The PR machine here will have its work cut out for it, though, if KL's profile in the U.S. is ever to ascend to the heights of Buenos Aires'. Despite its lowish ranking on Euromonitor's list (No. 51, with 2.1 million visitors in 2009, down 11.5 per cent), BA is still South America's second-most buzzed-about city (after Rio de Janeiro, Brazil, No. 38) and as popular as ever with American expats.

Interestingly, for reasons I've yet to fully comprehend, KL reminds me a lot of BA when we first met. (Incidentally, it took me a full week to fall for Argentina's capital.) There's no real physical resemblance, but like BA circa 2005, there's an abundance of big leafy trees, a 3:1 exchange rate (3 Malaysian ringgits equal about 1 U.S. dollar), and relatively cheap prices, which, sadly, don't include booze. A pint of beer will set you back about RM30 (or $10), which, as someone explained to me, is due to a high alcohol tax, which, in turn, is due to the teetotaling influence of Islam, the dominant and official religion in Malaysia.

But who needs to get wasted when there's so much to see and experience with a clear head? Four days in, I've been to two dinner parties (as an invitee of a KL-based stand-up comedienne, whom I met through my aforementioned Australian friend), but I've yet to hit the nightlife hard, which is generally what seals my connection to any new city. So my affection for KL isn't set in stone: It still could be swayed in the opposite direction.

Yet I'm already thinking about our next hook up. The future may hold no solid commitment, or the whispering of "You're beautiful, I love you" while gazing up at the Petronas Twin Towers after dark. But sometimes the best relationships, with places as with people, are the casual ones with no expectations and no strings attached.

Sunday, July 17, 2011


As major cities (and countries, and islands, and island countries) go, I've seen much much worse. But despite all of its lovely angles -- and down by the water (technically, Marina Bay), everywhere I turned there seemed to be yet another one -- Singapore hasn't quite brought me to my knees. Beauty is only skin deep, and Singapore's skin is thin and its charms not particularly deep. What you see is all you get. At least that's where the city and I stood after 24 hours together.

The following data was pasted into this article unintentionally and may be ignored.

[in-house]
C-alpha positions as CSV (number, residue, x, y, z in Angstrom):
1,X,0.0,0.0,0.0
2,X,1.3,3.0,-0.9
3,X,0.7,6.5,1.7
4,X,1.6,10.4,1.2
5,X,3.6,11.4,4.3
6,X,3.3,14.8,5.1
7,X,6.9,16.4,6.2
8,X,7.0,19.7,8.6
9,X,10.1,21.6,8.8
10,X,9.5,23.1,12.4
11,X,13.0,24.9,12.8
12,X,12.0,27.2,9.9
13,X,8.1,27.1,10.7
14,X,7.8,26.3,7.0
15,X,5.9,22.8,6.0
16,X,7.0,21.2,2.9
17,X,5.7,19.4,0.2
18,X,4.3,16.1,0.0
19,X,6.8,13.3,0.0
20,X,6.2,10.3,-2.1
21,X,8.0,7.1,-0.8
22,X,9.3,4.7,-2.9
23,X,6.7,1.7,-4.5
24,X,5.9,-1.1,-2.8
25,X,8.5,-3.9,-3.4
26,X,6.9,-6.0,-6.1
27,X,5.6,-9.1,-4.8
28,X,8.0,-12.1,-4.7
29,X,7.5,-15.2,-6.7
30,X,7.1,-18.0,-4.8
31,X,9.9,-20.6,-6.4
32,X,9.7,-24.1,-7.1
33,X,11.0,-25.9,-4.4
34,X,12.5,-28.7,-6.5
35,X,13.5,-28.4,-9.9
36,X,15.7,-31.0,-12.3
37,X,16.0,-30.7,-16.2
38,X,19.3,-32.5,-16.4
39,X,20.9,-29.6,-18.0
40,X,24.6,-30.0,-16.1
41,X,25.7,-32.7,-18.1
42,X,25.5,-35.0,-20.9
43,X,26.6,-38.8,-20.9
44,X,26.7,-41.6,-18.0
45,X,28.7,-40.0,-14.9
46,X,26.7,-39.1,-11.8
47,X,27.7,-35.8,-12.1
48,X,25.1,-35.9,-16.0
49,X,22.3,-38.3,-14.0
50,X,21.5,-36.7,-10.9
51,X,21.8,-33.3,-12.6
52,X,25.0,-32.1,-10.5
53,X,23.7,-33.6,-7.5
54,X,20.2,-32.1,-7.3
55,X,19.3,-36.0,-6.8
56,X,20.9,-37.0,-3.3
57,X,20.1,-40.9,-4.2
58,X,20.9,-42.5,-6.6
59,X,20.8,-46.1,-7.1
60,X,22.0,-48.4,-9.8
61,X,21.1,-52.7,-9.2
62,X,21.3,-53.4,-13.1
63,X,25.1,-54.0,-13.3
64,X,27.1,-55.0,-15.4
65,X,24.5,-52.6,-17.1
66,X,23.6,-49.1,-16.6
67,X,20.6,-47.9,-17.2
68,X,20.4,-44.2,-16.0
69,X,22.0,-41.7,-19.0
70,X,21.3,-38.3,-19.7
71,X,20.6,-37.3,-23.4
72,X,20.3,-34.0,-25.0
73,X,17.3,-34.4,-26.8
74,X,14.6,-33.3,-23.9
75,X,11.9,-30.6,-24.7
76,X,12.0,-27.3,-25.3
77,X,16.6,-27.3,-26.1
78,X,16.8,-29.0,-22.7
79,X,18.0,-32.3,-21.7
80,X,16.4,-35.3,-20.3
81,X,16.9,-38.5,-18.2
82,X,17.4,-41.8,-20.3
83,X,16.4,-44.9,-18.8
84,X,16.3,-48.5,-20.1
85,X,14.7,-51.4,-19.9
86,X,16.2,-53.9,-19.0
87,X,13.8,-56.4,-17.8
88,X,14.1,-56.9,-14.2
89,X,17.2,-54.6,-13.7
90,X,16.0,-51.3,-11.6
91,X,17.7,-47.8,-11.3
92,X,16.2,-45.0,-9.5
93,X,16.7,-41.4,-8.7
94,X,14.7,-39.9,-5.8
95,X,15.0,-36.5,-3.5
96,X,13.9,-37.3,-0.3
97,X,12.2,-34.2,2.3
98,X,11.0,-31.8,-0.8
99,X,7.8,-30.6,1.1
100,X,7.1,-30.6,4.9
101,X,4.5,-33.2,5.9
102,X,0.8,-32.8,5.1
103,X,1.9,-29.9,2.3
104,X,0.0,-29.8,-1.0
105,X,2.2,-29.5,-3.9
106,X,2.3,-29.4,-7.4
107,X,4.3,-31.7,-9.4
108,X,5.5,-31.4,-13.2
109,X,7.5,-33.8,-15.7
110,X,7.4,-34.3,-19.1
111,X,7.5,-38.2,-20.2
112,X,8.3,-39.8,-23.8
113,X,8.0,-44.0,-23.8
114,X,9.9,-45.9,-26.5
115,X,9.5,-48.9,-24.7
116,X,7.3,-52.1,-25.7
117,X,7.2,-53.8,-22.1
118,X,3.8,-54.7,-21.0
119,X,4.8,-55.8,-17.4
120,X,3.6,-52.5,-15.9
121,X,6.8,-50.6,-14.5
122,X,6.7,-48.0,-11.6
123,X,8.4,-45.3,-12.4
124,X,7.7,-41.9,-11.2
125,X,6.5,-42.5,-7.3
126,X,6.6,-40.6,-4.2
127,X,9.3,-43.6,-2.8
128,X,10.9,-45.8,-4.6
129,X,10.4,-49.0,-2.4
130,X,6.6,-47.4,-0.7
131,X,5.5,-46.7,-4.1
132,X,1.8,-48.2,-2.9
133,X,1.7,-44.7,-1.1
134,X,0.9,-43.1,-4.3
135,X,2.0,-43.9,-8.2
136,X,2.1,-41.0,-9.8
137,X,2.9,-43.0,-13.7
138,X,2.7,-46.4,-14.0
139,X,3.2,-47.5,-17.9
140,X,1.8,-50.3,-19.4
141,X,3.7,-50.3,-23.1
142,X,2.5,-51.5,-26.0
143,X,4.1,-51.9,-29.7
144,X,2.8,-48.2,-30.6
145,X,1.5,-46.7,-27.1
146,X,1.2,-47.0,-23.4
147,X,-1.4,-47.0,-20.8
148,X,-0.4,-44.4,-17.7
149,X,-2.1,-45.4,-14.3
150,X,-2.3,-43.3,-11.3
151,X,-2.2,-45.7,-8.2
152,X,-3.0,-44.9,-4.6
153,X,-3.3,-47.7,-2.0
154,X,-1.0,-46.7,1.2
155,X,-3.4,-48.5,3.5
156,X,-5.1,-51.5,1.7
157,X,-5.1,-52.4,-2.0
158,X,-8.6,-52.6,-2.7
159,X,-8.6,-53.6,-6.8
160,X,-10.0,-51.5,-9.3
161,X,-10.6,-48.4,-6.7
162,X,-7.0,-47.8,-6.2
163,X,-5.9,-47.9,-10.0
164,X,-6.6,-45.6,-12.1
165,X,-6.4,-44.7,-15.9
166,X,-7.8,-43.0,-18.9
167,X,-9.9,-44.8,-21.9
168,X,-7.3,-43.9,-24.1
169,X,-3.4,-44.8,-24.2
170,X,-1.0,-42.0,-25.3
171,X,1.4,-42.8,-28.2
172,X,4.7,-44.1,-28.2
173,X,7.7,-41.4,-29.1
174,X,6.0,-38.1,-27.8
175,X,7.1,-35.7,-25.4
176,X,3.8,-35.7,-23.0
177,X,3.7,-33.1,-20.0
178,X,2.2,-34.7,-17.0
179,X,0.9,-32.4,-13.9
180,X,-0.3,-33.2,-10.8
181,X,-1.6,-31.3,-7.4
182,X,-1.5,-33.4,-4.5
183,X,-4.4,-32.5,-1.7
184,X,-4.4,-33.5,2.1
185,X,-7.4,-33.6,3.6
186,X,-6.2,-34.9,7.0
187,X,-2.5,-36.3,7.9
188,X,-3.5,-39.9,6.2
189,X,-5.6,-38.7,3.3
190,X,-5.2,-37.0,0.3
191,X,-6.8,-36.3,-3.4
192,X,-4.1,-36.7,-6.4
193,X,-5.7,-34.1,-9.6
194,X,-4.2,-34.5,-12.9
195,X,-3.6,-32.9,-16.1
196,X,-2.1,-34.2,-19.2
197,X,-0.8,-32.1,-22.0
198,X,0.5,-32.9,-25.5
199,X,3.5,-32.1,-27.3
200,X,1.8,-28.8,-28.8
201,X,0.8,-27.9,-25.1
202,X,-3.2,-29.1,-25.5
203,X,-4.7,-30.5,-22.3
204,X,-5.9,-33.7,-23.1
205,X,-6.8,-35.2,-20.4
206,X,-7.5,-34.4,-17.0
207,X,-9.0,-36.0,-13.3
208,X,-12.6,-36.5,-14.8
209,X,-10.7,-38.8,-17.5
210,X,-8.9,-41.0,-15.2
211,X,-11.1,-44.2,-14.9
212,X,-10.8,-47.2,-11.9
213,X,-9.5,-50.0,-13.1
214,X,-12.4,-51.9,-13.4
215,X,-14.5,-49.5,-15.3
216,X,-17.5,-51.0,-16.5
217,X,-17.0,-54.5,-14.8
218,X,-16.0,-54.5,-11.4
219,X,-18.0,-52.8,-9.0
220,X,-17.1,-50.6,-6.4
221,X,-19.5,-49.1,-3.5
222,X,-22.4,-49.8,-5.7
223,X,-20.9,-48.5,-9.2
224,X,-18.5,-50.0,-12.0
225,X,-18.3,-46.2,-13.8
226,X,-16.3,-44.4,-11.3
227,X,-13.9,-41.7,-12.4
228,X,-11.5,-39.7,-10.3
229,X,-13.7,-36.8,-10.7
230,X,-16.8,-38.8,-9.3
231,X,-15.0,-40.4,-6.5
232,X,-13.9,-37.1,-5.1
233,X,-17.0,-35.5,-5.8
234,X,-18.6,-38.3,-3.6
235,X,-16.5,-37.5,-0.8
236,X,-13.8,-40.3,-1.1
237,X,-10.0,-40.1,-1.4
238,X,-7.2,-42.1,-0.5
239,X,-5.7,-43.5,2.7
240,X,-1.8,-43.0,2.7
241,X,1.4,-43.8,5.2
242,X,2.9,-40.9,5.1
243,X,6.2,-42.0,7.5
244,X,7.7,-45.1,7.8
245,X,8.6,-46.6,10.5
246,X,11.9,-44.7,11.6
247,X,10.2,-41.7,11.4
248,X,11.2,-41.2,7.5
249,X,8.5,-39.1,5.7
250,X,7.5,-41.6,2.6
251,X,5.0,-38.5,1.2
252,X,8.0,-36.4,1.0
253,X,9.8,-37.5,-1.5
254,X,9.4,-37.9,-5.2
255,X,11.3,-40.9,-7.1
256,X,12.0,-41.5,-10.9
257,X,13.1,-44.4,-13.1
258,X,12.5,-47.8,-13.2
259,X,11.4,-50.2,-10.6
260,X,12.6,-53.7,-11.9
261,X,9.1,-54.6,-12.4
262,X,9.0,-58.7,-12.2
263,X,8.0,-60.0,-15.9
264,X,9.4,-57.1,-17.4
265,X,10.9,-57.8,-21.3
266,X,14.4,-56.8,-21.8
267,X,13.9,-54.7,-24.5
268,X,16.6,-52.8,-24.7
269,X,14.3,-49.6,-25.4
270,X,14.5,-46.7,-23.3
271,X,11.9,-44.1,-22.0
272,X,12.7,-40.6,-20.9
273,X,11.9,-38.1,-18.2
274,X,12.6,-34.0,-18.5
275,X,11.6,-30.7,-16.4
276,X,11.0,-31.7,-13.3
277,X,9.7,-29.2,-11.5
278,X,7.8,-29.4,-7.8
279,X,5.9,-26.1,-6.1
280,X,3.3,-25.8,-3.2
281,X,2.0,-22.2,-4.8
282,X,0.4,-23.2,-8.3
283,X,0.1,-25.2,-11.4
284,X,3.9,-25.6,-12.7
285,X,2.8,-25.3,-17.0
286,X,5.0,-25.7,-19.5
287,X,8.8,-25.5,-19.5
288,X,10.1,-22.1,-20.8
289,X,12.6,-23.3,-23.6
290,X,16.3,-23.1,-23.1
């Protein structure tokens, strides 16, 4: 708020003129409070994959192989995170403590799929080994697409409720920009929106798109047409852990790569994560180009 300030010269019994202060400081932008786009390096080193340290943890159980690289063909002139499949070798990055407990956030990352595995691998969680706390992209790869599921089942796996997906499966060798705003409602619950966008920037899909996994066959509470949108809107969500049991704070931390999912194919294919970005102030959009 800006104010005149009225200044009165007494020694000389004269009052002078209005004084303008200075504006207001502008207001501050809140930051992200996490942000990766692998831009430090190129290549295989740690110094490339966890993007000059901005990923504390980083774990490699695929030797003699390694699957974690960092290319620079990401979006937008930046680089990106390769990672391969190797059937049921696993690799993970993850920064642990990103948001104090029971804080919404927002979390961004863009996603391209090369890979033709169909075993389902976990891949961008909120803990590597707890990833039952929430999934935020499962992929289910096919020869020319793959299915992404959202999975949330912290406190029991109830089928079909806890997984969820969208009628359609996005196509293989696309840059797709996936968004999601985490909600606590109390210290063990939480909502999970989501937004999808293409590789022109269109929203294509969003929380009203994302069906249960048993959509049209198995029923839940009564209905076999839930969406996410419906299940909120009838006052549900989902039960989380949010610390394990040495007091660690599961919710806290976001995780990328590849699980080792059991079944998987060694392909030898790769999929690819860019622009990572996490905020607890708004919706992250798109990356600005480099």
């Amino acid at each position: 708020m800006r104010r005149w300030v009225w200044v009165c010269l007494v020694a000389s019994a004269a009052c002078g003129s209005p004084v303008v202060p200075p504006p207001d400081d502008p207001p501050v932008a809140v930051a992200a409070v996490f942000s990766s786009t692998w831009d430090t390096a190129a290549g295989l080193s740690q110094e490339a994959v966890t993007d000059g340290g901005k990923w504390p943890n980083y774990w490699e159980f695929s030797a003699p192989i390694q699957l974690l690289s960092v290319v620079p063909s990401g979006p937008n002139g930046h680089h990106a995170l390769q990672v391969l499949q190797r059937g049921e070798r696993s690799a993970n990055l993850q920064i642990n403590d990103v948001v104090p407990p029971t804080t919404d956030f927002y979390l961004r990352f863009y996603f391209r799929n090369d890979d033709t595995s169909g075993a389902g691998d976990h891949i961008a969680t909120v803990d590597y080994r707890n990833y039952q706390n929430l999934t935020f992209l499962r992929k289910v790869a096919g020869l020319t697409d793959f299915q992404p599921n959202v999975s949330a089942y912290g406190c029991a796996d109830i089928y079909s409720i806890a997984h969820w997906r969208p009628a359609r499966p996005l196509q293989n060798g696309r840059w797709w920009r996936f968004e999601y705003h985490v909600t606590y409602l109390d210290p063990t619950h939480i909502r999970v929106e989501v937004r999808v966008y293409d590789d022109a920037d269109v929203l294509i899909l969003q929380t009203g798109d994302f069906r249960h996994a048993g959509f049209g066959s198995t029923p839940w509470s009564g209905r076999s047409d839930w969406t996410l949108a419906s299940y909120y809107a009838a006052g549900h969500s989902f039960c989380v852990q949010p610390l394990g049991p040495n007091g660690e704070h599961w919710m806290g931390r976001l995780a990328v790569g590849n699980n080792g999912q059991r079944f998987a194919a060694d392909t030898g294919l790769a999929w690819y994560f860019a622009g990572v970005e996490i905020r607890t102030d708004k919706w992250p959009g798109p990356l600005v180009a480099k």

Someone told me that Singapore is a stab at creating a kind of Utopian metropolis. But I like my urban sprawl ugly/beautiful (like New York City, Buenos Aires, Milan, Bangkok, all perfectly imperfect, with the alluring state of slight decay that floats my boat and keeps me coming back).

If everywhere you look, you see the unspoilt and the pristine, they start to lose their value -- and ultimately, my interest. Even Paris, which I've never loved and always compare to a beautiful but boring lover, has its dark and stormy side. For me, Singapore is the gorgeous guy who can't make me laugh and is terrible in bed.

I'm not sure why I came. Singapore was never really on my to-do list. The only reason why it's ever been on my radar at all was because of a major news story from years ago in which a young man from the U.S. was threatened with caning by Singapore's legal system because he committed some minor offense like leaving the lid off of the toothpaste.

Actually, I think it was more like misdemeanor vandalism, or jumping the turnstile at the subway station, but in a country where I've been told it's illegal to chew gum in public, and where on the back of the immigration card there's a CAPITAL LETTER WARNING that reads "DEATH FOR DRUG TRAFFICKERS UNDER SINGAPORE LAW," one is immediately aware that it's imperative to be on your best behavior here.

No, I never had any intention of visiting Singapore until one of my friends in Melbourne suggested that I stop by for a day or two since I was going to be in the neighborhood. So I decided to squeeze it in between Phuket, Thailand, and Kuala Lumpur, Malaysia, where I'm headed tomorrow morning. To be completely honest and fair, unlike, say, Athens, Singapore does have its charm. I can understand why someone might be attracted to it. I met a guy from Vienna -- another stunning, sterile city -- who fell in love with Singapore at first sight and decided to move here. Despite its good looks, though, it's just not my type.

Three potential deal-breakers:

1. It's too clean. Upon my arrival, I updated my Facebook status to reflect how underwhelmed I was feeling. "My first impression of Singapore: It's like Ryan Reynolds' face (his FACE, not his abs). Perfectly pleasant to look at but lacking any truly standout characteristics. I did love that my cab driver from the airport was wearing one of those wispy, pointy beards that the bad guys always had in '70s martial arts movies!" I'm all for no littering and cleaning up doggie poop, but when I feel like I can literally eat off the sidewalk and die another day, we've gone past neat and orderly into the undesirable realm of sterility.

2. Where's the local flavor? During my Sunday-afternoon solo walking tour, I met a 13-year-old boy from China who made me guess his hobby.

"Video games?"


"Collecting comic books?"

"No, but close. It's collecting something."

"I give up. Tell me."

"I collect foreign currencies."

He certainly came to the right place then! (And no, he didn't make a buck off of me.)